This pattern of cold air and warm air advection can be seen be plotting a time series of temperature and wind direction at a location at the surface. Here's the model forecast time series plots for Stony Brook University. When the winds are directed more from the north (indicated by the barbs that are pointing into the wind pointed more towards the northwest on the bottom plot) then there is colder air being brought to the station and the temperatures decrease. The reverse is true for when the winds blow more from the south or southwest which corresponds to warm air advection and the temperature increases.

SBU-WRF 12Z GFS 26 Feb Model Time Series of temperature/dew point temperature on the top and wind speed and direction (indicated by the barbs pointing into the wind). The blue boxes and ovals show times of cold air advection and the red ovals/pink box show times of warm air advection.

The fact that the air mass can change at different levels of the atmosphere (low, middle and high) can help air rise or sink. For example, when there's warm air advection in the lower part of the atmosphere, this may cause that air the be unstable and it will rise until it cools off to the average temperature of the rest of the air mass. Conversely, if there is cold air advection at mid-levels, air will want to sink until it will warm to the average temperature of the rest of the air mass. The result of the cold advection on Wednesday versus the warm advection on Thursday was that the snow showers were organized a bit differently across Long Island.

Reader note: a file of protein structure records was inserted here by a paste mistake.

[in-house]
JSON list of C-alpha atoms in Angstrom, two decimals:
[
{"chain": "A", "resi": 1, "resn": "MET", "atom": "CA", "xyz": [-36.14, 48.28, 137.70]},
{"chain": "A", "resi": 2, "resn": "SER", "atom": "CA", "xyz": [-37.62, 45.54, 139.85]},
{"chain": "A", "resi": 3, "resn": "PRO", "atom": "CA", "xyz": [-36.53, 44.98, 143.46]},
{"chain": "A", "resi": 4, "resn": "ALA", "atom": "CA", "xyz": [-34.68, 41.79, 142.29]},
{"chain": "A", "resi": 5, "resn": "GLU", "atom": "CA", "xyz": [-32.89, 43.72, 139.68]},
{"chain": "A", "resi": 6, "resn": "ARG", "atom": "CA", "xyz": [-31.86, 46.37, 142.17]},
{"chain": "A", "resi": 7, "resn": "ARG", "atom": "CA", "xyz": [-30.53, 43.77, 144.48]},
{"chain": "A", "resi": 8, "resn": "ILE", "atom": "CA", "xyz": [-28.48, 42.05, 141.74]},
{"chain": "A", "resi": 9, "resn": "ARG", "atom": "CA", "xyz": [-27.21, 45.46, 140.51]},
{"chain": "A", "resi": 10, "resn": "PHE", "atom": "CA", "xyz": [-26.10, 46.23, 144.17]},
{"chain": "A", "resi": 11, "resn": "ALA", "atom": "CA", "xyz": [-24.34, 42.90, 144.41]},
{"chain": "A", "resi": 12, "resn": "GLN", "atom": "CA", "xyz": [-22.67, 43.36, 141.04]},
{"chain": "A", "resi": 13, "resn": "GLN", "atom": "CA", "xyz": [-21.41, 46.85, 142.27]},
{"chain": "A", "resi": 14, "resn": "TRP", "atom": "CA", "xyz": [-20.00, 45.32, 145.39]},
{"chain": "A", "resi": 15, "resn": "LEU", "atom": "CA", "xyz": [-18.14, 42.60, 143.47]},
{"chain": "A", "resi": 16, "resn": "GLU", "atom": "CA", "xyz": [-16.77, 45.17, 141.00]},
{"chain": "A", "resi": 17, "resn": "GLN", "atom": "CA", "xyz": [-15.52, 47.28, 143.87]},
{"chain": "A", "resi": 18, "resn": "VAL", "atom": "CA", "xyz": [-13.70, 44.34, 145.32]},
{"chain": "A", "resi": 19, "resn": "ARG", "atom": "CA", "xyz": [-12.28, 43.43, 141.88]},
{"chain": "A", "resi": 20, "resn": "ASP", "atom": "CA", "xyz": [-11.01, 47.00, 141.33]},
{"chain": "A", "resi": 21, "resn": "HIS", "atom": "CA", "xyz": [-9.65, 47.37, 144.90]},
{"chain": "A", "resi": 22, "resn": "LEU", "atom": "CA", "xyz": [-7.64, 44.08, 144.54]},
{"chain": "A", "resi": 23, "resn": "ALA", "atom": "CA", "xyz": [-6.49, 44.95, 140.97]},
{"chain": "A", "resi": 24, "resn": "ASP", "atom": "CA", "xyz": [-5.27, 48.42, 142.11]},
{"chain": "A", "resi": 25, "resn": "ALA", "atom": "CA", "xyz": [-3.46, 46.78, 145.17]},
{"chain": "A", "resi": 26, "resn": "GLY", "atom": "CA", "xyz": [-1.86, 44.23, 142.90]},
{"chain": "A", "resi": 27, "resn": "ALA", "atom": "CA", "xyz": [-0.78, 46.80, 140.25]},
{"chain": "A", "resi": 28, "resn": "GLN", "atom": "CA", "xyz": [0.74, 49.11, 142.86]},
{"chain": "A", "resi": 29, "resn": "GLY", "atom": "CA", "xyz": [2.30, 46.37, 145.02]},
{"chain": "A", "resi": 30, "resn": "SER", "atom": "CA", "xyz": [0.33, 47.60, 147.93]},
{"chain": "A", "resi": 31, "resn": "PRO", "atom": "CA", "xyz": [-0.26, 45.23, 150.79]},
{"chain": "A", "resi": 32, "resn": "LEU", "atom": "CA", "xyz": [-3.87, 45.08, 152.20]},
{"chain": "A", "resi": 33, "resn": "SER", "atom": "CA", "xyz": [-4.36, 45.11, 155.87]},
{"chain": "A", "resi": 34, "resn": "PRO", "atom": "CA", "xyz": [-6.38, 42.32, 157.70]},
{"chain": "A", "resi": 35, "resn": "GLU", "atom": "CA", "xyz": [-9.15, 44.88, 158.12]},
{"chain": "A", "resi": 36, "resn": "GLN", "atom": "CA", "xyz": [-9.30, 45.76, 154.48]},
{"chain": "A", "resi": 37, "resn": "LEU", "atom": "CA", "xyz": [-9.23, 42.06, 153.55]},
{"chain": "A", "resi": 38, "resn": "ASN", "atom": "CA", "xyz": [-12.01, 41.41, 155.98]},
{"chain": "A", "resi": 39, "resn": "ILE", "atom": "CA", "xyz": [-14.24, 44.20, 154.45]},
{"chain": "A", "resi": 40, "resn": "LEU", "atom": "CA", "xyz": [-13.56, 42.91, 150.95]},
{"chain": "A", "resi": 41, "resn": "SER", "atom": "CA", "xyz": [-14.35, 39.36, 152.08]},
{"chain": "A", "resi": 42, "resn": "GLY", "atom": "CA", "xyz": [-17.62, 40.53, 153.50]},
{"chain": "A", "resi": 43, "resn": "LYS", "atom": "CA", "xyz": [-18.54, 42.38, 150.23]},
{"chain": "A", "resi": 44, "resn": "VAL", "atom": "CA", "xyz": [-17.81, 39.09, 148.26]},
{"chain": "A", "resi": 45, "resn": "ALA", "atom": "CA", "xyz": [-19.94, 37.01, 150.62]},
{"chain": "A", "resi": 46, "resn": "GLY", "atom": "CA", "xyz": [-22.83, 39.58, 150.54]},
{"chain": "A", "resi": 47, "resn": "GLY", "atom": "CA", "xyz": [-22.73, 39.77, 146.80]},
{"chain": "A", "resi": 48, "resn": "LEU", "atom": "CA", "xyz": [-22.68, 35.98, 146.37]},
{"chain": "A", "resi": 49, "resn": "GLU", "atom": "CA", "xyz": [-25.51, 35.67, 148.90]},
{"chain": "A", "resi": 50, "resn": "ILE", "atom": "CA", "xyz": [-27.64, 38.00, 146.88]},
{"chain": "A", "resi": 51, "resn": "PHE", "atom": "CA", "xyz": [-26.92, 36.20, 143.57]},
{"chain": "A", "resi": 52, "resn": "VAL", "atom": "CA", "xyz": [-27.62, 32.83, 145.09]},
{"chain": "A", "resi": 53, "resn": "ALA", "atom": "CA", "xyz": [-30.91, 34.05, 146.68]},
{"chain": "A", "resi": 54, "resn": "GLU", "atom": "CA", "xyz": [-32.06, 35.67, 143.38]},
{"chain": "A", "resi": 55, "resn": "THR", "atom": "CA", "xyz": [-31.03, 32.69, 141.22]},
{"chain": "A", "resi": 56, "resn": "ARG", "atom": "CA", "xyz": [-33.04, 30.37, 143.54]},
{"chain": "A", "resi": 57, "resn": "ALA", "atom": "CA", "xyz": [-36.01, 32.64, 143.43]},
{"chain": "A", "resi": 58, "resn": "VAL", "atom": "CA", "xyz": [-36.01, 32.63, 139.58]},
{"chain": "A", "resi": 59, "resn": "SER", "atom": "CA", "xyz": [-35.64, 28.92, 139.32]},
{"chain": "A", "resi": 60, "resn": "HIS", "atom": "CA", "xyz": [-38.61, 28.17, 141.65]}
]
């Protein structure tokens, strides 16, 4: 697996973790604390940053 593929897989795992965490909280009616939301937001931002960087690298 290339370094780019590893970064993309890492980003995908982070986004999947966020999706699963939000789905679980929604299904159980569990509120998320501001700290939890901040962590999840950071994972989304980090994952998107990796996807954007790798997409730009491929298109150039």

The following images show observed (left plot) and modeled (right plot) of radar reflectivity of the snow showers from the NWS/New York Radar.

Observed (left) and modeled (right) base radar reflectivity at 1700Z (12 PM EST).

The above image is for the Wednesday snow showers which shows heavier precipitation to the southwest associated with the cold front but smaller banded snow showers with the same orientation as the cold front but much smaller and weaker. These are likely resulting from some forcing at upper levels of the atmosphere related to cold frontal structure.

Observed (left) and modeled (right) base radar reflectivity for 3 PM EST.